2. General warmth over Europe during the spring & summer of 1540. For England, there are several references to a hot summer, with great heat & drought; also many deaths due to the ‘Ague’. (The next warm summer of equal worth is possibly that of 2003!)
(also noted in usw via Holland .. ” 1540 is described in contemporary chronicles as the ‘Big Sun Year’; the lower part of the Rhine from Cologne into the Netherlands is ‘dry’ – it didn’t rain over Italy, with Rome dry for something like 9 months. Forest/city fires, with many people dying of heat stroke, heart failure etc.”)
3. 1541: as indicated above, another drought year with rivers drying up (must have been quite extreme given that the previous year was notably dry). Cattle / other livestock dying for lack of water: dysentery killed thousands.
8, usw,
LWH
1542
(Summer)

W
A wet summer. 8
1543/1544
(Winter)
C

A cold winter in western Europe / implied parts of Britain. (Easton, in CHMW/Lamb) 1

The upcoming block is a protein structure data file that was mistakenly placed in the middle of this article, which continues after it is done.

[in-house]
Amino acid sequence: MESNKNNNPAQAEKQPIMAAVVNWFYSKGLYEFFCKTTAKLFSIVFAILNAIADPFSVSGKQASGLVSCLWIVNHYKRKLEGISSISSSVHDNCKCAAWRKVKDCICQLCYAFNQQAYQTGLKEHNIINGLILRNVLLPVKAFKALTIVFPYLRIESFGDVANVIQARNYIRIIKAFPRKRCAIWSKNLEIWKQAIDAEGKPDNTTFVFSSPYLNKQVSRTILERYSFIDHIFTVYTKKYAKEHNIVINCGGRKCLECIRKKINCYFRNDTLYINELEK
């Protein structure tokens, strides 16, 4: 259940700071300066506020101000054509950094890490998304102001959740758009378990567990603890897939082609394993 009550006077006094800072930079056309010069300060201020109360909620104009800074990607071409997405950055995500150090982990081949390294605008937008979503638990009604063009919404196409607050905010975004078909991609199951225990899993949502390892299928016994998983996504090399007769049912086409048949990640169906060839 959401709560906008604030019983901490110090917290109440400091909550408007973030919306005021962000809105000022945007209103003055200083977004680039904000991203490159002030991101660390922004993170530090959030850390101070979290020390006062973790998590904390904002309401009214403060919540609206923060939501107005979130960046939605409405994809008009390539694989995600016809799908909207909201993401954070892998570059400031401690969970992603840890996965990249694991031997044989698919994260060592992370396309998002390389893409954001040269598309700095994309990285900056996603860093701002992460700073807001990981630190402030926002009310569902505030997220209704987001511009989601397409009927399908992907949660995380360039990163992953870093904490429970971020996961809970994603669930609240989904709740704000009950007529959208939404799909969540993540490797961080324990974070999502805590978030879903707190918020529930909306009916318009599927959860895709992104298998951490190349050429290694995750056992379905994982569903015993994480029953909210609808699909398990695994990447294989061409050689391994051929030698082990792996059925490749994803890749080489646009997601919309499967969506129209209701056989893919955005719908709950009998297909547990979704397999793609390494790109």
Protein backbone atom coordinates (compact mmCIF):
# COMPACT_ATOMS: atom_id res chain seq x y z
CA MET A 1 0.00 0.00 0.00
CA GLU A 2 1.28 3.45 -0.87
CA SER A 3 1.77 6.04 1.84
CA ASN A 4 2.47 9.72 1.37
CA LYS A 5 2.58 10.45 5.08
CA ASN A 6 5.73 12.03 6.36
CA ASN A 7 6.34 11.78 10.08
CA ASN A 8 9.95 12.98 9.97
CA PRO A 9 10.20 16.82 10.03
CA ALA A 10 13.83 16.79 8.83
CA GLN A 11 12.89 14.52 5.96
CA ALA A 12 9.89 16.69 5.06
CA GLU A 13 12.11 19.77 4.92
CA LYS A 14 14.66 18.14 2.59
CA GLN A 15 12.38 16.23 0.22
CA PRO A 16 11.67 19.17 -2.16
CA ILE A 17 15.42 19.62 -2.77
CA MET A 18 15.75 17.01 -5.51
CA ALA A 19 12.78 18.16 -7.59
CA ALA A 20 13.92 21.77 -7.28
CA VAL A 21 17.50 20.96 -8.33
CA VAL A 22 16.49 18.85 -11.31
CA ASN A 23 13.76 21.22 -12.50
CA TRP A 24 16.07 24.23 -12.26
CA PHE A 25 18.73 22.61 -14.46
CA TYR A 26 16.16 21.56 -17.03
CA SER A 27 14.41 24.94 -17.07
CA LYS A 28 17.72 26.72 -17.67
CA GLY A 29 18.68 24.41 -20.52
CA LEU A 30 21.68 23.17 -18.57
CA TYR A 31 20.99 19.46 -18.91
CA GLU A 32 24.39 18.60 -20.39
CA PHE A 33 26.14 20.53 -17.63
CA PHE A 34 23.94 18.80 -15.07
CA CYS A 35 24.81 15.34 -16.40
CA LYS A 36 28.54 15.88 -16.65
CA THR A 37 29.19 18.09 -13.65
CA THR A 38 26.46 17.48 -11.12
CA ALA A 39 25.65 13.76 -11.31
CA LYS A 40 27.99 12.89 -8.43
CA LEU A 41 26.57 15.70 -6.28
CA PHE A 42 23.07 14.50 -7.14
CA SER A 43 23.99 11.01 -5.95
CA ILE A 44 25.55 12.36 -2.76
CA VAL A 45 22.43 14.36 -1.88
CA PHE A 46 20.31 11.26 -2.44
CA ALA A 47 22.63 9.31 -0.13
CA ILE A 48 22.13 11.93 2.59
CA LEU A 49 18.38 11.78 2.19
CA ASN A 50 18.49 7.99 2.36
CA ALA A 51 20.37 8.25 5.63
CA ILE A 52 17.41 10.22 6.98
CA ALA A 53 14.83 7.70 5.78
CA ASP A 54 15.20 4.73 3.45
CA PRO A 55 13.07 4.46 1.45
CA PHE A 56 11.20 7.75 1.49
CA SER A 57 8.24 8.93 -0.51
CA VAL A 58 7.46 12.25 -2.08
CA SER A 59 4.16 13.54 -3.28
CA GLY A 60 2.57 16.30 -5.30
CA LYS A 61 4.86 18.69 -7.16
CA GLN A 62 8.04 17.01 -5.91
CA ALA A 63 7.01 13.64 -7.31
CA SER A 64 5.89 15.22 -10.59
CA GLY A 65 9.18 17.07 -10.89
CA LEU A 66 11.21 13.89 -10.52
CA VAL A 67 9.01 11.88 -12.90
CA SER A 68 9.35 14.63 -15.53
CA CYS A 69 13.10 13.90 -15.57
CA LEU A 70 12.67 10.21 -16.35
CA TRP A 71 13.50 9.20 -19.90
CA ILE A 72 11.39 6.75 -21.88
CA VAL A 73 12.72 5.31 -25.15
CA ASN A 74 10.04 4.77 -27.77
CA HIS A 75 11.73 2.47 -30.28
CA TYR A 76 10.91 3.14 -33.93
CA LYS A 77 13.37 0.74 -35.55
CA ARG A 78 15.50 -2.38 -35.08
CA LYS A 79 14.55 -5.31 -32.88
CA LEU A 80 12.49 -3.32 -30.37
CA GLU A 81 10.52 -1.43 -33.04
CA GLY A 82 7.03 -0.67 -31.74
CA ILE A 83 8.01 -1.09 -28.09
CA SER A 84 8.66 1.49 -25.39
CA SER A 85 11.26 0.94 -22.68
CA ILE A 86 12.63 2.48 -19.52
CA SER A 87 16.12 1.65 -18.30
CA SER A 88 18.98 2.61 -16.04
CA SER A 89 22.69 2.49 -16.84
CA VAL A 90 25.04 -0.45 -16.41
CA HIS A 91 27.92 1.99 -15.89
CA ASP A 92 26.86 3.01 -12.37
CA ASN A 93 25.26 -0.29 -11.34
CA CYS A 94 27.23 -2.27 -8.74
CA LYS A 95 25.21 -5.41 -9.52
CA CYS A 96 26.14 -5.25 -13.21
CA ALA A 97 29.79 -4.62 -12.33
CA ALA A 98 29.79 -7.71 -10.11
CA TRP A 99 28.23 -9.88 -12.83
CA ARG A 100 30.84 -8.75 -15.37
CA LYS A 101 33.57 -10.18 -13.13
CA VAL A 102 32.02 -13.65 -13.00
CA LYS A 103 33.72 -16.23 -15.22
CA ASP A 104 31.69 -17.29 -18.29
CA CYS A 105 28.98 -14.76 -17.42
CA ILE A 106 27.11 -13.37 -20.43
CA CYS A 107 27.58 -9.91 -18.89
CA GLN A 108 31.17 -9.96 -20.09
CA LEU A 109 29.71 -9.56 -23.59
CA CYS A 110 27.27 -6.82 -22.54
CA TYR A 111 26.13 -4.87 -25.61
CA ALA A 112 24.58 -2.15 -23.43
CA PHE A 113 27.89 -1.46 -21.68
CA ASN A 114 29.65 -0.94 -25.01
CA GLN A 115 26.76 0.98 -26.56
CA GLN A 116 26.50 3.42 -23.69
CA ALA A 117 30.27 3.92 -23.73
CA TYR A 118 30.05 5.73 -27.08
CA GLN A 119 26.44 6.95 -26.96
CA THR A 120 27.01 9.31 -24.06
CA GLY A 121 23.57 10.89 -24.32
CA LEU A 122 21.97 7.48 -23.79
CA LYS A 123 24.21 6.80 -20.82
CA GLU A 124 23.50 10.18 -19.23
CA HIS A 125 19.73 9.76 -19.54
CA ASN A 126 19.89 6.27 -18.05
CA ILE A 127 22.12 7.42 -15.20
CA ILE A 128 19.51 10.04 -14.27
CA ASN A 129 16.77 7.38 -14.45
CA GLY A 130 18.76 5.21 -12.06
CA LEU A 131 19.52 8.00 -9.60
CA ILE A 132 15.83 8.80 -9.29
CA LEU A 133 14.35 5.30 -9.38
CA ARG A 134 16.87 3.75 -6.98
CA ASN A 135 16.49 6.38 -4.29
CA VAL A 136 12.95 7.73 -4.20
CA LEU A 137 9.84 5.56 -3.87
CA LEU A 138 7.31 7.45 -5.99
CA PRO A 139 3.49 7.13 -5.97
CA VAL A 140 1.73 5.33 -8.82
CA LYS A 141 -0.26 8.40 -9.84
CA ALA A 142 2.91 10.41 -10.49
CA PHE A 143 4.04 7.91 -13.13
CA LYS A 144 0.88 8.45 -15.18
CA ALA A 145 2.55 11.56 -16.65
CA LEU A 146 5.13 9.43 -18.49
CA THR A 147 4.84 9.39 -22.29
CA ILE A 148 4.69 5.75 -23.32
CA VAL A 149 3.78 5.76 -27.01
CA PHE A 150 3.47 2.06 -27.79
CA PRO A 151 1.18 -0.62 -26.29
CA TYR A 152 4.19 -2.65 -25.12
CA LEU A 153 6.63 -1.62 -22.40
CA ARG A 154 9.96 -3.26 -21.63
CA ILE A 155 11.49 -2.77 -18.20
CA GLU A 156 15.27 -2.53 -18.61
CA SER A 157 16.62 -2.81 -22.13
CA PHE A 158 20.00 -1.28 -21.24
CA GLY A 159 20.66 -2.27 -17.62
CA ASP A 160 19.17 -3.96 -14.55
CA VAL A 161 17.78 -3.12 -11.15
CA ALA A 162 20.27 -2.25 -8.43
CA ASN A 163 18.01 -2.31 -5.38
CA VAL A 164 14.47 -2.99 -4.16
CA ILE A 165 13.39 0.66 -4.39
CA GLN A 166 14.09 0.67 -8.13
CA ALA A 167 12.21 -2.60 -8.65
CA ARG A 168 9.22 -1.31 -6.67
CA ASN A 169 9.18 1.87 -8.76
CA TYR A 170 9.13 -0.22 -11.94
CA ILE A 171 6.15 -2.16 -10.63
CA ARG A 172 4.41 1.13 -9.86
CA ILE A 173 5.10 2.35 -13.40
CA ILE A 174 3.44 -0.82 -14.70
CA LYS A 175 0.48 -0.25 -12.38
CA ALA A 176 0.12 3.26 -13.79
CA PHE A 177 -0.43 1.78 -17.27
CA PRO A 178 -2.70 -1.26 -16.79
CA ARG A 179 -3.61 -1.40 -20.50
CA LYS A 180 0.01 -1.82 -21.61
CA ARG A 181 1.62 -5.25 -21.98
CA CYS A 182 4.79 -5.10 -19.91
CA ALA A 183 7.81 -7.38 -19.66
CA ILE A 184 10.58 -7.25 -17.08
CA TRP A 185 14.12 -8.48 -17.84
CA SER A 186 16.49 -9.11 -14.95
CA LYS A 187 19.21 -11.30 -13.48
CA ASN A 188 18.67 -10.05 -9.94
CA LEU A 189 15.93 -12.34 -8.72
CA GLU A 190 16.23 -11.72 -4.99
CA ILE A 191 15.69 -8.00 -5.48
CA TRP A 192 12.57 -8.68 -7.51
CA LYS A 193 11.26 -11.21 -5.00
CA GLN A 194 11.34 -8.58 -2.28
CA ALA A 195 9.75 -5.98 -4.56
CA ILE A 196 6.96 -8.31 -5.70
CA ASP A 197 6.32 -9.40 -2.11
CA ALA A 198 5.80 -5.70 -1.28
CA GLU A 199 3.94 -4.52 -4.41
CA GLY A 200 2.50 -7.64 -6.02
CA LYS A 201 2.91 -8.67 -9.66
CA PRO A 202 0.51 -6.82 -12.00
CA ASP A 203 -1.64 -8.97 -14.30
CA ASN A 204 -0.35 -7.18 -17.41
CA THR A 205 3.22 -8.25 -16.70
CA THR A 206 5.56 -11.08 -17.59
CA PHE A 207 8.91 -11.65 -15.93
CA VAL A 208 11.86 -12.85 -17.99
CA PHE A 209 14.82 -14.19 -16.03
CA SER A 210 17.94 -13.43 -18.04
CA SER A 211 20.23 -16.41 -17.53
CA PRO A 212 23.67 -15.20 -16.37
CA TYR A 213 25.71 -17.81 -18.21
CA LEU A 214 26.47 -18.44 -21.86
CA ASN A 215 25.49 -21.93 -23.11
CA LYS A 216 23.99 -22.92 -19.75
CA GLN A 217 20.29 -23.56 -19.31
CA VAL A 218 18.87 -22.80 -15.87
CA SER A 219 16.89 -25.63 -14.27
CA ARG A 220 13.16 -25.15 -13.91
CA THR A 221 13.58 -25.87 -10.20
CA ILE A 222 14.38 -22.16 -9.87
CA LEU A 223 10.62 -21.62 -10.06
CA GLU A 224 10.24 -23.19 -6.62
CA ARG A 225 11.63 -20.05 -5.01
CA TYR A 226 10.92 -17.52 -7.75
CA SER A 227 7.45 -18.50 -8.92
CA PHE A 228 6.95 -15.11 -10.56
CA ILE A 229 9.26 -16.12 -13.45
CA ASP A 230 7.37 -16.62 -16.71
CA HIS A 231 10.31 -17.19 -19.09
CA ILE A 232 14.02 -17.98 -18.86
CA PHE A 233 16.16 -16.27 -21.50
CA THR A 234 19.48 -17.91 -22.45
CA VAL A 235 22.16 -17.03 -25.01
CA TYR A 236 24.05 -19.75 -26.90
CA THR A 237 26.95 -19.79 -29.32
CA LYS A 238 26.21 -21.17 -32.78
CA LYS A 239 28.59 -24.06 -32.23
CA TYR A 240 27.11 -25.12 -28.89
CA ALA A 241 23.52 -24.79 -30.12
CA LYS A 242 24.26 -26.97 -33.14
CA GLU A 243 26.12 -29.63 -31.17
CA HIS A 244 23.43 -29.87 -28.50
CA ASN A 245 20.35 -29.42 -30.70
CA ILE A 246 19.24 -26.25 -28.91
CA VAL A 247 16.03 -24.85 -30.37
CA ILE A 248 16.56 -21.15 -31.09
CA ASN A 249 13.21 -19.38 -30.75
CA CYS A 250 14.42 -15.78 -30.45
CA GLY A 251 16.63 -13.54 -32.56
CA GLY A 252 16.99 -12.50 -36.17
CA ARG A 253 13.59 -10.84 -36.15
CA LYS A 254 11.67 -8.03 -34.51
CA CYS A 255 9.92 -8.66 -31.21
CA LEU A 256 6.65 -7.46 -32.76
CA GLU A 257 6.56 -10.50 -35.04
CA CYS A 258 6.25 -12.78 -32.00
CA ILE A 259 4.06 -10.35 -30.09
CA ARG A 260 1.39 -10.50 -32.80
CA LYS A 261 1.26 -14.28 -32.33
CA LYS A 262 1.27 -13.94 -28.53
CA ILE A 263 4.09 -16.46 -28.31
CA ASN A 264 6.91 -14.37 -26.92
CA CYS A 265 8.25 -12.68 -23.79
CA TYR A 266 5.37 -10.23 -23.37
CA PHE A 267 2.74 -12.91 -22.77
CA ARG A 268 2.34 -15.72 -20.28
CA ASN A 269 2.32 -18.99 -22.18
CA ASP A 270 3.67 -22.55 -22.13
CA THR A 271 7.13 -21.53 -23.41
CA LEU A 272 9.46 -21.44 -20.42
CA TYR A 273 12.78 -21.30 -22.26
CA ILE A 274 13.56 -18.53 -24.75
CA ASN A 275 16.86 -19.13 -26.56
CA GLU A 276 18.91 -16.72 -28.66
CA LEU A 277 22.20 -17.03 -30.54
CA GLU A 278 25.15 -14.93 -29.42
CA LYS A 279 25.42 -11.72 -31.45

1545
(June)



June 25th (OSP) – England – hail – “fist-sized” stones, Lancashire. LWH
1545/1546
(Winter)
C

A cold winter in western Europe / implied parts of Britain. (Easton, in CHMW/Lamb) 1
1547 C

Intense frost at the end of the year [December?] (London/South). 8
1551
(December)


S Tidal flooding in the Thames, as far up-river as Millwall, in December. (This would imply some form of storm-surge event, though heavy rains inland might also have been a contributory factor.) 8
1552
D
Drought (London/South). 8
January 1552

S 5th & again 8th – 15th: Great windstorms all over western Europe, with thunder, hail, North Sea storm surges & sea/coastal floods. 6
1555
W